Those old shoes might get you through one or two runs, but over time, running shoes that aren’t properly fitted to your foot can lead to all sorts of injuries, such as shin splints, lost toenails or knee problems.
You can help avoid some of these common running ailments by heading to your local running store and getting fitted for a pair of running shoes.
What to Expect When You Get There:
When you walk into a running store, tell a salesperson that you are looking to purchase your first (or a new) pair of running shoes.
Make sure you bring your current pair of running shoes in to the store. The salesperson may want to look at the tread patterns to get an idea of how your foot strikes the ground when you run.
Everyone has a slightly different arch in their foot and buying the right shoe for your arch type will help you get the most comfortable fit. A salesperson can help you identify whether you have a flat, neutral or high arch. You can also do a simple water test at home to get an idea.
To perform the water test, dampen the bottom of your foot and then step onto a paper towel on the floor. Match your footprint to the ones shown here. You want to pick a shoe that offers support for the specific type of arch you have.
The salesperson will probably ask you some questions in regards to how often you run and how long you’ve been running, and then will have you walk on a treadmill or around the store. While you’re walking, the salesperson will look at the way your knees, ankles and feet line up during each stride.
Based on this information, they will bring you a variety of shoes to try on with proper padding to support your stride.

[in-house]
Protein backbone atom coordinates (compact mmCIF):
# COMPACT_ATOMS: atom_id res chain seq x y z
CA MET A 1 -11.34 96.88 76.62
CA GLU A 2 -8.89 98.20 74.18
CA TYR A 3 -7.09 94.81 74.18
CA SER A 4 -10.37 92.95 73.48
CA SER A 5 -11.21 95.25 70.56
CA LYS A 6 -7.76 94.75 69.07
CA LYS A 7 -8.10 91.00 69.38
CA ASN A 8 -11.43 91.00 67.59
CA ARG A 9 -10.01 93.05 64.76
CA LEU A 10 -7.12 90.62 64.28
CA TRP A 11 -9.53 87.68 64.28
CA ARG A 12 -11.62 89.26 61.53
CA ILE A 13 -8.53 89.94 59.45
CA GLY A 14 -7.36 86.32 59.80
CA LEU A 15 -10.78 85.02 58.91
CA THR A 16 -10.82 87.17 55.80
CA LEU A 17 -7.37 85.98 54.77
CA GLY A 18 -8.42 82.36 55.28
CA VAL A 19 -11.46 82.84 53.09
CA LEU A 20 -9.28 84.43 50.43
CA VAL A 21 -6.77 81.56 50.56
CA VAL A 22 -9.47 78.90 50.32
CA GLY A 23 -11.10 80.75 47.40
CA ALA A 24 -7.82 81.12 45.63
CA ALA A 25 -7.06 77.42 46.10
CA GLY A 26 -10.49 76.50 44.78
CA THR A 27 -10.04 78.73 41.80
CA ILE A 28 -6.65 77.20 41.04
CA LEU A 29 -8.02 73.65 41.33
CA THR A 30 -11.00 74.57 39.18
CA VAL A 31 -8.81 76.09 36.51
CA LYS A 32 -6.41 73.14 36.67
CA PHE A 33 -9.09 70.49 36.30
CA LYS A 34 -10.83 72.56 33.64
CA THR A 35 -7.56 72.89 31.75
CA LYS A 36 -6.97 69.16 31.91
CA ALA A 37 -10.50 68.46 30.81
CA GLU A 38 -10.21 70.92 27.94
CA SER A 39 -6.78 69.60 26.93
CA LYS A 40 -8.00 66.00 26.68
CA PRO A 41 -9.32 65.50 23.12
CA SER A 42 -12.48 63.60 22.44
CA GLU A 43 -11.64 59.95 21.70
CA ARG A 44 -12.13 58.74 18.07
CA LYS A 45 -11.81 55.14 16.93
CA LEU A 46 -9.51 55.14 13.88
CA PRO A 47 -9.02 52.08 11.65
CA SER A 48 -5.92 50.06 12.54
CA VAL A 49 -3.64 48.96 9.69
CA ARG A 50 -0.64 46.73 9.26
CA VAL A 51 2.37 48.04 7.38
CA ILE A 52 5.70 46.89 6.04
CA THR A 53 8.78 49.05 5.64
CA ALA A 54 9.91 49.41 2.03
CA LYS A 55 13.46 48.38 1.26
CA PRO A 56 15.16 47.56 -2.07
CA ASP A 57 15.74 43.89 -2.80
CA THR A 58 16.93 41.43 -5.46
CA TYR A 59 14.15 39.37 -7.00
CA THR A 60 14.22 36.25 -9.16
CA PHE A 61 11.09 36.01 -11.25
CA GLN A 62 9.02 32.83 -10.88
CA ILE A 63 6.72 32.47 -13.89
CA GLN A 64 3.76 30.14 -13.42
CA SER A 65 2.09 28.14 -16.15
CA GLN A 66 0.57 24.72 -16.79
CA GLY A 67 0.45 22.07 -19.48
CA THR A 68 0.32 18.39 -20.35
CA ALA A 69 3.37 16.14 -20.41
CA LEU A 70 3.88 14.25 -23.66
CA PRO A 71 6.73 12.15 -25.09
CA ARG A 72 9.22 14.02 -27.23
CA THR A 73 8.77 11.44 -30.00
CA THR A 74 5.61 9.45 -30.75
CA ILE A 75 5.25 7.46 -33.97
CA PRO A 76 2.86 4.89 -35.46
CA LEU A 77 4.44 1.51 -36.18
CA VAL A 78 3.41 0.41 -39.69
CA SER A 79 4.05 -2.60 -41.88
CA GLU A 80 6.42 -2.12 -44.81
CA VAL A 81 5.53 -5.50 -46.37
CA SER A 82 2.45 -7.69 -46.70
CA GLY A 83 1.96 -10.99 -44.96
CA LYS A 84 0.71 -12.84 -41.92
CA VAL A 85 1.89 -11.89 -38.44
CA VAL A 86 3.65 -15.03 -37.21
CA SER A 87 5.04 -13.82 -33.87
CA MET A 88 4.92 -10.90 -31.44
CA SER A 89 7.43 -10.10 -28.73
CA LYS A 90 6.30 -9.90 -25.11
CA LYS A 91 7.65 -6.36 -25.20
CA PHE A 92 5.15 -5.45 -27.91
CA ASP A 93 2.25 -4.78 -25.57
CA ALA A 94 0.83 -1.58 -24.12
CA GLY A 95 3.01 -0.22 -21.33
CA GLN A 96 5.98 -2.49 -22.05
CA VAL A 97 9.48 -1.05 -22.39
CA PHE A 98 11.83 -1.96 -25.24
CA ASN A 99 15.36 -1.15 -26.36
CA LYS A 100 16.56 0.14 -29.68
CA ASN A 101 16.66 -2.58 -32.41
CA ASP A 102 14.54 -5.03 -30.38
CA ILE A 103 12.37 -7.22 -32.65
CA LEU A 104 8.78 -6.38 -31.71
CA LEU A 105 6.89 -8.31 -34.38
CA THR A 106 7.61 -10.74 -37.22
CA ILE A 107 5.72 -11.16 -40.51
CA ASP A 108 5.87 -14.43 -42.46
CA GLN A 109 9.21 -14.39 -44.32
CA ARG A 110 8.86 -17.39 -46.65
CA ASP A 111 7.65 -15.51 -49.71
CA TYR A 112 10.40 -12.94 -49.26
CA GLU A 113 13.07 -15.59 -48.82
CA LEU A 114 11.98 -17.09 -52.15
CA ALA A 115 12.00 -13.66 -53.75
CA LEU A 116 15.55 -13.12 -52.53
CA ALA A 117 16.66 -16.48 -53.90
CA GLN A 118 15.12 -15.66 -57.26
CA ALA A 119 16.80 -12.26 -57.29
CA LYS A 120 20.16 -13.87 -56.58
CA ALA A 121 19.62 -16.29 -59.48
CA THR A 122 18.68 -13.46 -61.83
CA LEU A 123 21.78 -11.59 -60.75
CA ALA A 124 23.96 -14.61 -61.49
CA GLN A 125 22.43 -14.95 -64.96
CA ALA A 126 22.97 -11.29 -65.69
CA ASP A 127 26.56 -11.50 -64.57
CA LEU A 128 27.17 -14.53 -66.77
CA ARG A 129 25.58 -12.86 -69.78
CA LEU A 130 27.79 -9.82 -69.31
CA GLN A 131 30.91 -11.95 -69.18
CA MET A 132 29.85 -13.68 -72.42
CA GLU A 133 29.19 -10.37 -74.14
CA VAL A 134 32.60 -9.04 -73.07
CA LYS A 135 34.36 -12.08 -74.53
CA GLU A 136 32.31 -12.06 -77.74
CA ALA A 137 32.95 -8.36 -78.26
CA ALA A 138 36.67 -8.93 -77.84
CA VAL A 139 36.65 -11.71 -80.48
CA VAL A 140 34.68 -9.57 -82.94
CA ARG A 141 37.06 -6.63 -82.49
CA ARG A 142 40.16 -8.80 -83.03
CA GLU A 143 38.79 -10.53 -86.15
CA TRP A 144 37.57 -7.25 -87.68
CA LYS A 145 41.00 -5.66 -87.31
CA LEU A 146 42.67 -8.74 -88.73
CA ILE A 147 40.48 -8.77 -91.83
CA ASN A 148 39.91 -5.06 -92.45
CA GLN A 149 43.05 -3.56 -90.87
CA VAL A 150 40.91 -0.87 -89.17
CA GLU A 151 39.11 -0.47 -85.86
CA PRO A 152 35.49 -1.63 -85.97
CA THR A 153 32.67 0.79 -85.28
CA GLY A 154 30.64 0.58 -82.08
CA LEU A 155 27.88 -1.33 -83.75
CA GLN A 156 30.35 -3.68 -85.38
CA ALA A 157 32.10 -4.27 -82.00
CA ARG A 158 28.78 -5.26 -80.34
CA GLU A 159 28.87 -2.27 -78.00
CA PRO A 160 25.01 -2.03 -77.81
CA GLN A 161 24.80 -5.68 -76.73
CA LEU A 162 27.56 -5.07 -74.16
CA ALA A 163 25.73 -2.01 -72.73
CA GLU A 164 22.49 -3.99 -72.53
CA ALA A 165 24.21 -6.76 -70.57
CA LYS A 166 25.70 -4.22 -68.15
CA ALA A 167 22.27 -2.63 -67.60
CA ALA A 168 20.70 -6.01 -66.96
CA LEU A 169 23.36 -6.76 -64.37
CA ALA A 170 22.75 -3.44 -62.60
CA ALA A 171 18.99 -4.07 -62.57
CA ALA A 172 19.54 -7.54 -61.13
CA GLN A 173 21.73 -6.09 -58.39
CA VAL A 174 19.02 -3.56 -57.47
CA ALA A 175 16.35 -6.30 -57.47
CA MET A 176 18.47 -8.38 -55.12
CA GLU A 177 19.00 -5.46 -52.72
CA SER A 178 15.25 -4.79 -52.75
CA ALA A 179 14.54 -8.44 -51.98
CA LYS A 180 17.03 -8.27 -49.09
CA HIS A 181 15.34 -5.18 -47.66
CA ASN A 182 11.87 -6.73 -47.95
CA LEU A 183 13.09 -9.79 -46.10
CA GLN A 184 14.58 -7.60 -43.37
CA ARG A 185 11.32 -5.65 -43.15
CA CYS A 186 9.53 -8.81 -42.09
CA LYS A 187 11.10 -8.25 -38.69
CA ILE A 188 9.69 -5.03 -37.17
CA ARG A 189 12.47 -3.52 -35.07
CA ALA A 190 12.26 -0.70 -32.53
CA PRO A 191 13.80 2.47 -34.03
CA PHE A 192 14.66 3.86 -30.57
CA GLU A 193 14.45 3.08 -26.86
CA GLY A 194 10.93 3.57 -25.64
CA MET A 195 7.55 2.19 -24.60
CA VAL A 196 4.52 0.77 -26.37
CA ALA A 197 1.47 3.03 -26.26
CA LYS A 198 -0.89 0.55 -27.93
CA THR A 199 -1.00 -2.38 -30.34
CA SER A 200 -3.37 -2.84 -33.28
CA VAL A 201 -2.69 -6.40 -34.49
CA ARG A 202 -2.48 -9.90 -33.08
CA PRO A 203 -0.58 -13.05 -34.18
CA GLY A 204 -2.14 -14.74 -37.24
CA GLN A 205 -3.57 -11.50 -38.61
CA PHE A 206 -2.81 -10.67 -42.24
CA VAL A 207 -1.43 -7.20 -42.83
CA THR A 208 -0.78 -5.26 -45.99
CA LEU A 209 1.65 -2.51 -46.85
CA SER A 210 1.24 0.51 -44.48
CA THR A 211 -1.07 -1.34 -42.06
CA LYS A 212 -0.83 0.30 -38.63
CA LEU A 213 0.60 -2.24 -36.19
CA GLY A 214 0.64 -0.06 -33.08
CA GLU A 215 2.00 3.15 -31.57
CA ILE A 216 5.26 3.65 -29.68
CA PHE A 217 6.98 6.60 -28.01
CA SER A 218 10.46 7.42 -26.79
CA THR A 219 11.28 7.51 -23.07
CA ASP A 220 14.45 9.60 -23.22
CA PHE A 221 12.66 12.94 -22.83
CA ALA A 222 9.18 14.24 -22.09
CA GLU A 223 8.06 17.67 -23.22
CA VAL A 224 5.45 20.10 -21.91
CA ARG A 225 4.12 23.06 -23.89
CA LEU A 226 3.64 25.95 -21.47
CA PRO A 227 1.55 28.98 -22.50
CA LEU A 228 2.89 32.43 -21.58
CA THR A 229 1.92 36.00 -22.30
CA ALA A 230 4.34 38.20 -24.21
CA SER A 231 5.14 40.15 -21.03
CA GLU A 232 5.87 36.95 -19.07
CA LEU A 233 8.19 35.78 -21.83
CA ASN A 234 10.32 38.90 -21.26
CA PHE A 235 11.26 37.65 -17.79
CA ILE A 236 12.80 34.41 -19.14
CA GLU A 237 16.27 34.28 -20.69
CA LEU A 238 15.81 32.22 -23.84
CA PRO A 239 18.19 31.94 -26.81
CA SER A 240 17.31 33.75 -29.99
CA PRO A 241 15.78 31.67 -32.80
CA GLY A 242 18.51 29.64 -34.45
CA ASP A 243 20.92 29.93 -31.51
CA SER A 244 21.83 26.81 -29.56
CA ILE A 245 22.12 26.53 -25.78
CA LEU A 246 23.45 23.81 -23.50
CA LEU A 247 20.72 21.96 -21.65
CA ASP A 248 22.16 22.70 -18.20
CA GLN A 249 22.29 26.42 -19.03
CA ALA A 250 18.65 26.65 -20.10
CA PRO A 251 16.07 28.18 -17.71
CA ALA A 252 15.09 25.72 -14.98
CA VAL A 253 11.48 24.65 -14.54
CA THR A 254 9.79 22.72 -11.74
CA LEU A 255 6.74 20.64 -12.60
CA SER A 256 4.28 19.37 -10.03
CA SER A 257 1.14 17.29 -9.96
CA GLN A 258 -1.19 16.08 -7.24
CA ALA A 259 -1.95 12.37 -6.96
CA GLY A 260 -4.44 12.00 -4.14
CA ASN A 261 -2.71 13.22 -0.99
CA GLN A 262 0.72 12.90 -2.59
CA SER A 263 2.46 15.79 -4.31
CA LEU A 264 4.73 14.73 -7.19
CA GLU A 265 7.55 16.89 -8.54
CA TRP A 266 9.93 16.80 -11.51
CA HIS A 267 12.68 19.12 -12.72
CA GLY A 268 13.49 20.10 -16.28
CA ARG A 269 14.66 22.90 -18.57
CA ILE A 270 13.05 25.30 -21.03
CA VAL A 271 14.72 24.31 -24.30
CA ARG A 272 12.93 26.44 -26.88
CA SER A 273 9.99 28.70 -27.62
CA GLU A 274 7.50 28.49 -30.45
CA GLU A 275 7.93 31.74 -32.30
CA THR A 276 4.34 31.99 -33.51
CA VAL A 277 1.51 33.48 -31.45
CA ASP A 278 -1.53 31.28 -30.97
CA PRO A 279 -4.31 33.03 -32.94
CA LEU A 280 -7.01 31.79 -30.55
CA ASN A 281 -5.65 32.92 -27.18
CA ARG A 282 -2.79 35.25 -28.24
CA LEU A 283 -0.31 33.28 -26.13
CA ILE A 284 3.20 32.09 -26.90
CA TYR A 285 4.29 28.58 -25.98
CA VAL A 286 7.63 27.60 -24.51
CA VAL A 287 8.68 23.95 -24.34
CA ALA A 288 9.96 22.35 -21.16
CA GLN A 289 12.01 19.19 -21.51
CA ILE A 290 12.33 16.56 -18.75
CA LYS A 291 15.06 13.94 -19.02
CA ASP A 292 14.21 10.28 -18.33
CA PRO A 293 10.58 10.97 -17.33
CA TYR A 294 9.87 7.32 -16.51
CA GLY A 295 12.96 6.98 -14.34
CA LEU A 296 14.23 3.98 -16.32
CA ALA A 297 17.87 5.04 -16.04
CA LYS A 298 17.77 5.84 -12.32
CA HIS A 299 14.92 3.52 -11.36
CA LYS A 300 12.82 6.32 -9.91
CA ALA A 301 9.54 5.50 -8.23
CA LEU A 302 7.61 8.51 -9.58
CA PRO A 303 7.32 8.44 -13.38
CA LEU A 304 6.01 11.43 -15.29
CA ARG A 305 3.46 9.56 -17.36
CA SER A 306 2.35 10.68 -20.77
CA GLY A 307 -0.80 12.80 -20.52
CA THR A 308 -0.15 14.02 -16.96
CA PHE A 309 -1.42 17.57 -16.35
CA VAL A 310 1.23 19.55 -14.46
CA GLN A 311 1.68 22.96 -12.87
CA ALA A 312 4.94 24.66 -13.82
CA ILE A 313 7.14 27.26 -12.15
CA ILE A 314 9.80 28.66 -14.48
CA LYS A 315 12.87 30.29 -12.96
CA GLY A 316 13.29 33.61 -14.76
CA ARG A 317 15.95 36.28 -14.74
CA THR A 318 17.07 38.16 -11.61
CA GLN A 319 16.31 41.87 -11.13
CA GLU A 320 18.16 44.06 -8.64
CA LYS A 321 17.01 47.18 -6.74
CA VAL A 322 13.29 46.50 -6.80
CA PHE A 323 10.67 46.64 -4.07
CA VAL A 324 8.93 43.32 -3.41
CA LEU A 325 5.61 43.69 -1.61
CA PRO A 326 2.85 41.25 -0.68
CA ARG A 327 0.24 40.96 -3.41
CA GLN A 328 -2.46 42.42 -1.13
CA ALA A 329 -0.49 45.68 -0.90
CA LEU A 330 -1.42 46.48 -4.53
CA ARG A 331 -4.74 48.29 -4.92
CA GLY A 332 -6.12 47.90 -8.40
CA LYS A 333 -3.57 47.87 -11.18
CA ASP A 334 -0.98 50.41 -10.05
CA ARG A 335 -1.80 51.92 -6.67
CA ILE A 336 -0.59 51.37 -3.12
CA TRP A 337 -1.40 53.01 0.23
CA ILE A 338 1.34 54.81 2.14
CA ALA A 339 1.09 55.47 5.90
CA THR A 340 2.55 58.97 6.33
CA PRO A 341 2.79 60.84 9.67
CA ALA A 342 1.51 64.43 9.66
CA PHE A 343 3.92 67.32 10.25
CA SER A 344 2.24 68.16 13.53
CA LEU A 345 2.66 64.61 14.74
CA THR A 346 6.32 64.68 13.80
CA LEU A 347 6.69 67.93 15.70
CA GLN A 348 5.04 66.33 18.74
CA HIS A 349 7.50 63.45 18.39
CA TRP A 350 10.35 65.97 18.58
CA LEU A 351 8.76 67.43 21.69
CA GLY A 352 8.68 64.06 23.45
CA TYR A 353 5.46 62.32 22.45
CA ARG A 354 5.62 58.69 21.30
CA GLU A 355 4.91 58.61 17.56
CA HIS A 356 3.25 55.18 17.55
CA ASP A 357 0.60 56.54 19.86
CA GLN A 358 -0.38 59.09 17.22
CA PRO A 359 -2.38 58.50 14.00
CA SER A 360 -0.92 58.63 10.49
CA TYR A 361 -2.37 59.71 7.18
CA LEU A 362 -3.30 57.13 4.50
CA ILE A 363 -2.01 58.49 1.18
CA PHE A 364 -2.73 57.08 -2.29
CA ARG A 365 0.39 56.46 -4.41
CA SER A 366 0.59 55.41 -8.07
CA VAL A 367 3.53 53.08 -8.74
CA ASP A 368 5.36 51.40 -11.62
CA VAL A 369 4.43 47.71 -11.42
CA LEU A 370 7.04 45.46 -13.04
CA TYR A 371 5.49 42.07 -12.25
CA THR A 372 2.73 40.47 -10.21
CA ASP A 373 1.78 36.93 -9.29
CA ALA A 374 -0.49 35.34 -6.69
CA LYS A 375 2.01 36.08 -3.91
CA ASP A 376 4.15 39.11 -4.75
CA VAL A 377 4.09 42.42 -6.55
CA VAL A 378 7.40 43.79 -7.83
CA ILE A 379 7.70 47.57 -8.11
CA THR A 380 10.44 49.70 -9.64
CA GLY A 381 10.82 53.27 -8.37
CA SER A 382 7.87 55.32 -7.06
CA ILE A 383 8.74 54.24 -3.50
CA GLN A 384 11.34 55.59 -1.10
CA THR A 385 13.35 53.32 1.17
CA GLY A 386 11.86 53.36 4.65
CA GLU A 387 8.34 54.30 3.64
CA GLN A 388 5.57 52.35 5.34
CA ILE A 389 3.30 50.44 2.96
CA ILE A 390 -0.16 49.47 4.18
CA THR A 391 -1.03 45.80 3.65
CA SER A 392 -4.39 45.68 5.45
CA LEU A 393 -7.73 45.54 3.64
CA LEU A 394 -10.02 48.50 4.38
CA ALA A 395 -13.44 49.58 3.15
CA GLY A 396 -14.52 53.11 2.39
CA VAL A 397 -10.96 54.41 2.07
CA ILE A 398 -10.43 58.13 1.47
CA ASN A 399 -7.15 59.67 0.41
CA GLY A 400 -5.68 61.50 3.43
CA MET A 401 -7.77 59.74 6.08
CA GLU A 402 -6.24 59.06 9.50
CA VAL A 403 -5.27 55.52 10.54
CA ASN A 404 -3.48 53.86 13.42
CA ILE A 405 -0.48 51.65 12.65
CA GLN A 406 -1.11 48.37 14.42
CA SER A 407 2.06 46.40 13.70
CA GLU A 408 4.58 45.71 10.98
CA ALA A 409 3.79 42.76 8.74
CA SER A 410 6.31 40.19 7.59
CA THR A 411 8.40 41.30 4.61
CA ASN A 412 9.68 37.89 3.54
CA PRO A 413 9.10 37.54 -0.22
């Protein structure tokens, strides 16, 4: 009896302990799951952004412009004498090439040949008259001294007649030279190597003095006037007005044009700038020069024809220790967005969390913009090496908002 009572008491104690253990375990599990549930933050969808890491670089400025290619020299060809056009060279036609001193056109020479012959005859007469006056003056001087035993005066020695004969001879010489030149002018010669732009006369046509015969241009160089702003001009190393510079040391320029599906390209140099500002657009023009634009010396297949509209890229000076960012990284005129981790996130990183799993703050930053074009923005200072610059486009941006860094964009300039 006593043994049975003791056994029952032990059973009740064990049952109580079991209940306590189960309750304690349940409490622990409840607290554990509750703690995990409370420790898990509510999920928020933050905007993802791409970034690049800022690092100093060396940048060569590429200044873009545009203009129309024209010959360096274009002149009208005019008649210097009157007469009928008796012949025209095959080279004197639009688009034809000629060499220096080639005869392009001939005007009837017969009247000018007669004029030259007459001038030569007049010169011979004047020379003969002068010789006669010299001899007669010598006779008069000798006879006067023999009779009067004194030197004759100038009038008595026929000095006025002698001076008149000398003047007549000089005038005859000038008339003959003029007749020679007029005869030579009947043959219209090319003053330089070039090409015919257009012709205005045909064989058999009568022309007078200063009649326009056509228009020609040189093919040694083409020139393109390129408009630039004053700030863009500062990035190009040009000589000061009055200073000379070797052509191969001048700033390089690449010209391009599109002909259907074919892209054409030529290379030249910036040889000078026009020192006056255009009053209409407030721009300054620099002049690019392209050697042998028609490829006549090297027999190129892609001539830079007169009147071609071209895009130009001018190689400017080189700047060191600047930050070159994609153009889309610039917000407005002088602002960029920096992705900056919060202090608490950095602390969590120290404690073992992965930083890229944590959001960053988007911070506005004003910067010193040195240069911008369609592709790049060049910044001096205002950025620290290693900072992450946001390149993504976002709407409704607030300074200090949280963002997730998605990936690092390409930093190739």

Most stores will let you try on several pairs and take them around the store or even outside for a test run.
It’s up to you to pick the pair that feels best on your foot. Don’t make the decision based on the color or style of the shoe. You want the shoe that gives you the best fit.
And remember, you shouldn’t have to “break in” a pair of running shoes. If they don’t feel good on your test run, they probably won’t feel much better after two or three more runs.
If you get your shoes home and notice some discomfort after you’ve run in them a few times, take them back to your running store. Some stores have return or exchange policies that let you return used shoes if you have problems with them. Just make sure to hang on to your receipt.
If you’ve had your shoes for a long time and you begin to notice some aches in your ankles, shins or knees during your runs, it may be time for a replacement pair. Most running shoes need to be replaced every 300 to 500 miles.
With these tips you can make sure you’re up and running in a pair of new shoes that support your feet and keep you injury free!
About Guest Blogger Jess Milcetich:
Jess Milcetich is 24 years old and currently lives outside of Washington, D.C. She is a runner and loves training for a variety of race distances, especially the half marathon.
She has completed 10 half marathons, two full marathons and several other race distances.
Jess loves to have fun and enjoy life while still being healthy. She believes health and fitness shouldn’t be a chore; but it should fit naturally into our daily lives.
Jess writes about all aspects of health and fitness, including training, nutrition, finding motivation and making it fun on her blog Jess Runs.